‘Militant groups operating in Lebanon are totally different from those in Syria and Iraq’

‘Militant groups operating in Lebanon are totally different from those in Syria and Iraq’
The militant groups operating in Lebanon, especially in Tripoli, were enjoying the sponsorship of influential political figures in Lebanon, including members of government, unlike the extremists in Syria or Iraq, geopolitical analyst Jamal Wakim told RT.

RT:Lebanon had until recently been relatively safe from the wave of Islamic extremism that has already devastated Syria and Iraq. Could that change soon? Is there a danger of Islamic State taking over a chunk of Lebanese territory?

Political analyst Issam Atallah on potential danger for Lebanese Christians: “The fear is not only for Christians because if anything is going to happen, it’s going to affect all communities, all confessions, and all religions in the country. In every region there is a combination and cohabitation between Christians and other communities, even Sunni and Shiite. This harmony which exists in the country is going to preserve it against any interference or intersection between the IS and Lebanon. The Christians fear the situation definitely because of what happened in Iraq and Syria, but the question of Lebanese Christians is different from Iraq.”

Jamal Wakim: That might be a possibility, yet it’s still not the major one because the situation in Lebanon is different, the context in which these militant groups were operating in Lebanon is totally different from those in Syria and Iraq. First of all, I believe that the US had a stake in the expansion of ISIS in western Iraq and eastern Syria because it served the major geopolitical objective of the US to block any land communication between Baghdad and Damascus, and access between the three important capitals in the region, which are Tehran, Baghdad and Damascus. The expansion of ISIS in western Iraq and eastern Syria was in a way a part of the Americans using it as a pretext to come back to Iraq and as a pretext of fighting terrorism. In the case of Lebanon it is different in a sense that the militant groups, who were operating there, especially in Tripoli, were enjoying the sponsorship of influential political figures in Lebanon, including members of the government. For example, one of the militants was once released by the former Prime Minister himself and he enjoys good relations with the top elite from Tripoli. Until the directions that came from the US and Saudi Arabia to limit the actions of these groups, this is when the Lebanese government got the green light to crack down on these groups which didn’t want or refused to abide by the new instructions. This was made clear in a speech to the media by one of the top militants who blamed his own sheikh and other political figures who encouraged them to rebel and then forsake them. This was stated in his interview to one of the local TVs.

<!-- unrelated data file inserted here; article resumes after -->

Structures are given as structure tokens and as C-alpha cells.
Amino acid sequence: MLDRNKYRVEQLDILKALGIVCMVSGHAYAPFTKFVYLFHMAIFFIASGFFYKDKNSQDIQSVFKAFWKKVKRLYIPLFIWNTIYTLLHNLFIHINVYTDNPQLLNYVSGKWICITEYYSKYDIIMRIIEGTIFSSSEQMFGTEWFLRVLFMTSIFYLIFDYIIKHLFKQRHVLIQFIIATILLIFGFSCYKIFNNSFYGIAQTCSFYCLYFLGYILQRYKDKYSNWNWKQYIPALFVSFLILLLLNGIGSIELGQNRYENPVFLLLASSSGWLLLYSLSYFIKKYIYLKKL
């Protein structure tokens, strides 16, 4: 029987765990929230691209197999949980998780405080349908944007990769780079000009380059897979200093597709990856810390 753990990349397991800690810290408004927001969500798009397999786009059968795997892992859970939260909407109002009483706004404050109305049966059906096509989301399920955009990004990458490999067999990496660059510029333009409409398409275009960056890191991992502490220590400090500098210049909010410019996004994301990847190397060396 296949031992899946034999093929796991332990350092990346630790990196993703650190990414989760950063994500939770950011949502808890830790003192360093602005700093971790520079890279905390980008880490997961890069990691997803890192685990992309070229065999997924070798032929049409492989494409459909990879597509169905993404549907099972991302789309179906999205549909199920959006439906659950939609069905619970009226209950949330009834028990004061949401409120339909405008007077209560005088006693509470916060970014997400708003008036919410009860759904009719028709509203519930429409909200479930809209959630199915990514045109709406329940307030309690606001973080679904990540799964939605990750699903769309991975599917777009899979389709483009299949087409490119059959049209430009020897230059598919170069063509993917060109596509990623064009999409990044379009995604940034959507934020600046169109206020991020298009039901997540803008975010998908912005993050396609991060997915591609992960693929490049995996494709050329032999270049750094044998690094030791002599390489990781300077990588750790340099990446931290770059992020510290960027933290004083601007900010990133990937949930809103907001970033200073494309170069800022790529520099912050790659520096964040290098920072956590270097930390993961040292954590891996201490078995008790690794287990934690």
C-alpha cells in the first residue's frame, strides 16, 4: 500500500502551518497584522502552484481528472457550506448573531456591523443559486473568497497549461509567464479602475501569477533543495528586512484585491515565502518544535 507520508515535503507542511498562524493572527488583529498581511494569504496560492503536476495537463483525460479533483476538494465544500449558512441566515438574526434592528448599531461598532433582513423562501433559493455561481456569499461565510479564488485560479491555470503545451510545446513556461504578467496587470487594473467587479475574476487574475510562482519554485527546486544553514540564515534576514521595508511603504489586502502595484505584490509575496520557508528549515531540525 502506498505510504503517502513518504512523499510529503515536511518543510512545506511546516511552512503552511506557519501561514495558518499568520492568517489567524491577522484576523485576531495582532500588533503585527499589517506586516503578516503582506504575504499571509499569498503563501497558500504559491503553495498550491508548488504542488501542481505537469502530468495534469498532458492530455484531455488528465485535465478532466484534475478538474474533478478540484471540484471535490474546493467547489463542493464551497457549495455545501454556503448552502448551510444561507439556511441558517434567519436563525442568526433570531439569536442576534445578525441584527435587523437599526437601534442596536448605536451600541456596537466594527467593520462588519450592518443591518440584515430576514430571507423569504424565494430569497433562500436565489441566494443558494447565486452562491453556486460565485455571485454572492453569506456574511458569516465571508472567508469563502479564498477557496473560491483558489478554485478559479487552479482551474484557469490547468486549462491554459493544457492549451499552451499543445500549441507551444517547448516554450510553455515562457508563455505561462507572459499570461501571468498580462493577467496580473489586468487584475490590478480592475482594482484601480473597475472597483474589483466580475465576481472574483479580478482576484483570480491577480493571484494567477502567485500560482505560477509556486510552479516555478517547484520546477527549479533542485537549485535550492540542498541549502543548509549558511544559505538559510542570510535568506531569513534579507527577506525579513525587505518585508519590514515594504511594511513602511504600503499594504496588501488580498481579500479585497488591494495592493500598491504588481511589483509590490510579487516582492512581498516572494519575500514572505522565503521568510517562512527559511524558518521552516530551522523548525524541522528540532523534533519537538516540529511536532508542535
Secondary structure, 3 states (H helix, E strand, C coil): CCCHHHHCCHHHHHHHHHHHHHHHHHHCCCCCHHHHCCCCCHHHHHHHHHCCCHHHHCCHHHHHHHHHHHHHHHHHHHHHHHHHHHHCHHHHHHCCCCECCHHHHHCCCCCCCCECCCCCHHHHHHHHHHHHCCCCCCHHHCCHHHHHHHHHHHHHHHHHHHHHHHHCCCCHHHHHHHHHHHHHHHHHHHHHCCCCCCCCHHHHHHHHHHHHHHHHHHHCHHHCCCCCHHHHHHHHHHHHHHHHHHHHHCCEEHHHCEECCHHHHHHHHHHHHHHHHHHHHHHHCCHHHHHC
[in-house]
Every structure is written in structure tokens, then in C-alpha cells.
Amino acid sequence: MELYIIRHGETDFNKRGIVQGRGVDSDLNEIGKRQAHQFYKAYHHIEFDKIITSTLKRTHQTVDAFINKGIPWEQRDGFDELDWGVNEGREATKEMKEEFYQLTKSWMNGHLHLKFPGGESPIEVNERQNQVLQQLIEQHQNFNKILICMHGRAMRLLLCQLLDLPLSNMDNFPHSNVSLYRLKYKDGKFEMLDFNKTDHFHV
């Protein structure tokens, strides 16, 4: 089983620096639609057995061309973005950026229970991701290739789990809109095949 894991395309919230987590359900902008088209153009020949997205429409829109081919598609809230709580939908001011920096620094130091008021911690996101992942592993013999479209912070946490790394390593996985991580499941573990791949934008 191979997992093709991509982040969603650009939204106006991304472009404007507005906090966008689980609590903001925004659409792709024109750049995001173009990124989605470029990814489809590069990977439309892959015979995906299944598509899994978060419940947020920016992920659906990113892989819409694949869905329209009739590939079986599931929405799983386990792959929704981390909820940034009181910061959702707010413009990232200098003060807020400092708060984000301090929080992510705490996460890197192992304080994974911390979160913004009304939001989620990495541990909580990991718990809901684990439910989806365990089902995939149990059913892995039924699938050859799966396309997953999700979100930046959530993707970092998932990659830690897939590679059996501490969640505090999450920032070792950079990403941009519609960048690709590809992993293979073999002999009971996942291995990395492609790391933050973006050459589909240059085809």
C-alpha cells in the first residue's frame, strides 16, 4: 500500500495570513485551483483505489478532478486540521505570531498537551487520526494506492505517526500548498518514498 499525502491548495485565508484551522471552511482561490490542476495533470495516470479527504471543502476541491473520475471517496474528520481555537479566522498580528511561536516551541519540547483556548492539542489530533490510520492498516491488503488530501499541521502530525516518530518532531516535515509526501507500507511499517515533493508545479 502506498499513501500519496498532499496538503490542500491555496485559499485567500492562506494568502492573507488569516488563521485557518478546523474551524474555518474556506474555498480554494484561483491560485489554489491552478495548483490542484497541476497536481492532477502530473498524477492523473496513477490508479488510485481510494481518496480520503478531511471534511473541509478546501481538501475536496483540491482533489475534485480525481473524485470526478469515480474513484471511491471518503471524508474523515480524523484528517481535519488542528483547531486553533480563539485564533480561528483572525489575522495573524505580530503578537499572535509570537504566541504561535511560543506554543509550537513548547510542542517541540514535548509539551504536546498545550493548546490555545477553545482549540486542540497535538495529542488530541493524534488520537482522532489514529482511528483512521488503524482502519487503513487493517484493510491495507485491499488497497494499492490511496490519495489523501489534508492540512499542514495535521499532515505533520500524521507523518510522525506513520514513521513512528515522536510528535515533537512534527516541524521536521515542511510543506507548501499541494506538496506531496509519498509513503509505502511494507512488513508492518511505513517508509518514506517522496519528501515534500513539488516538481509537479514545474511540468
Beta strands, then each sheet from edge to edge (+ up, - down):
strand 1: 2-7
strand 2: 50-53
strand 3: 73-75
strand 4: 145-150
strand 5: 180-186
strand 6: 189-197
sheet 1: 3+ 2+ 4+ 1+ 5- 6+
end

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RT:Lebanese Christians are preparing for the worst. How great a danger do the Christians face?

JW: I don’t believe that the Lebanese Christians are in danger, especially [since] the militant group that is fighting now is located in a narrow area. It might endanger some villages in Dakar region but I don’t believe that it will be a large-scale danger the way it happened to the Iraqi Christians. The West in general is keen on not destabilizing the eastern coast of the Mediterranean because it is interrelated to European national security. That’s why for the Europeans and for the Americans a spillover of violence into Lebanon…the terrorists might use Lebanon as a stepping stone towards Cyprus, Rhodes and the Greek islands and hence, they would be able to cross to the heartland of Europe. That’s why I believe not only Lebanon but also the coastal region of Syria will be to a certain extent spared of the fate of the hinterland of Syria and of western Iraq.

The statements, views and opinions expressed in this column are solely those of the author and do not necessarily represent those of RT.